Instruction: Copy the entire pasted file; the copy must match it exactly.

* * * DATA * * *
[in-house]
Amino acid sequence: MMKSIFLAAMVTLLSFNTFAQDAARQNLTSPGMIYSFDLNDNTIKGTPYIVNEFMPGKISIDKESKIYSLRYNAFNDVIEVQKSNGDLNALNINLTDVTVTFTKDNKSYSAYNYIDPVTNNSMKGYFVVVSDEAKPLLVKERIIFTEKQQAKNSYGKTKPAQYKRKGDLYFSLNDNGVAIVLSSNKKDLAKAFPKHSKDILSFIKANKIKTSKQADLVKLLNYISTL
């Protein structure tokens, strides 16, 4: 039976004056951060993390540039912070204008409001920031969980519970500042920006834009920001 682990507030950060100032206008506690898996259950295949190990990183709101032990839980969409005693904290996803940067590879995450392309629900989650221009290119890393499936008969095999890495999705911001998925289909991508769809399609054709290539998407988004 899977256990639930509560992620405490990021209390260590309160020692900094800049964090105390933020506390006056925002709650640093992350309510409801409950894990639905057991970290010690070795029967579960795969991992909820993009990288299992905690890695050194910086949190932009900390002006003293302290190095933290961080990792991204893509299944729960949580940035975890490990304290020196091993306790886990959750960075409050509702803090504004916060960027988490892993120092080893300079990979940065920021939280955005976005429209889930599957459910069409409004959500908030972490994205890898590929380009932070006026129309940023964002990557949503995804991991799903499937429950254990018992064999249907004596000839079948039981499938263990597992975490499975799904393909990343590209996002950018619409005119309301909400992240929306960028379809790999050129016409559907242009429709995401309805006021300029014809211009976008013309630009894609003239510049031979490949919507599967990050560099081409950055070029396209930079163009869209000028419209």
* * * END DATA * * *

[in-house]
Amino acid sequence: MMKSIFLAAMVTLLSFNTFAQDAARQNLTSPGMIYSFDLNDNTIKGTPYIVNEFMPGKISIDKESKIYSLRYNAFNDVIEVQKSNGDLNALNINLTDVTVTFTKDNKSYSAYNYIDPVTNNSMKGYFVVVSDEAKPLLVKERIIFTEKQQAKNSYGKTKPAQYKRKGDLYFSLNDNGVAIVLSSNKKDLAKAFPKHSKDILSFIKANKIKTSKQADLVKLLNYISTL
């Protein structure tokens, strides 16, 4: 039976004056951060993390540039912070204008409001920031969980519970500042920006834009920001 682990507030950060100032206008506690898996259950295949190990990183709101032990839980969409005693904290996803940067590879995450392309629900989650221009290119890393499936008969095999890495999705911001998925289909991508769809399609054709290539998407988004 899977256990639930509560992620405490990021209390260590309160020692900094800049964090105390933020506390006056925002709650640093992350309510409801409950894990639905057991970290010690070795029967579960795969991992909820993009990288299992905690890695050194910086949190932009900390002006003293302290190095933290961080990792991204893509299944729960949580940035975890490990304290020196091993306790886990959750960075409050509702803090504004916060960027988490892993120092080893300079990979940065920021939280955005976005429209889930599957459910069409409004959500908030972490994205890898590929380009932070006026129309940023964002990557949503995804991991799903499937429950254990018992064999249907004596000839079948039981499938263990597992975490499975799904393909990343590209996002950018619409005119309301909400992240929306960028379809790999050129016409559907242009429709995401309805006021300029014809211009976008013309630009894609003239510049031979490949919507599967990050560099081409950055070029396209930079163009869209000028419209």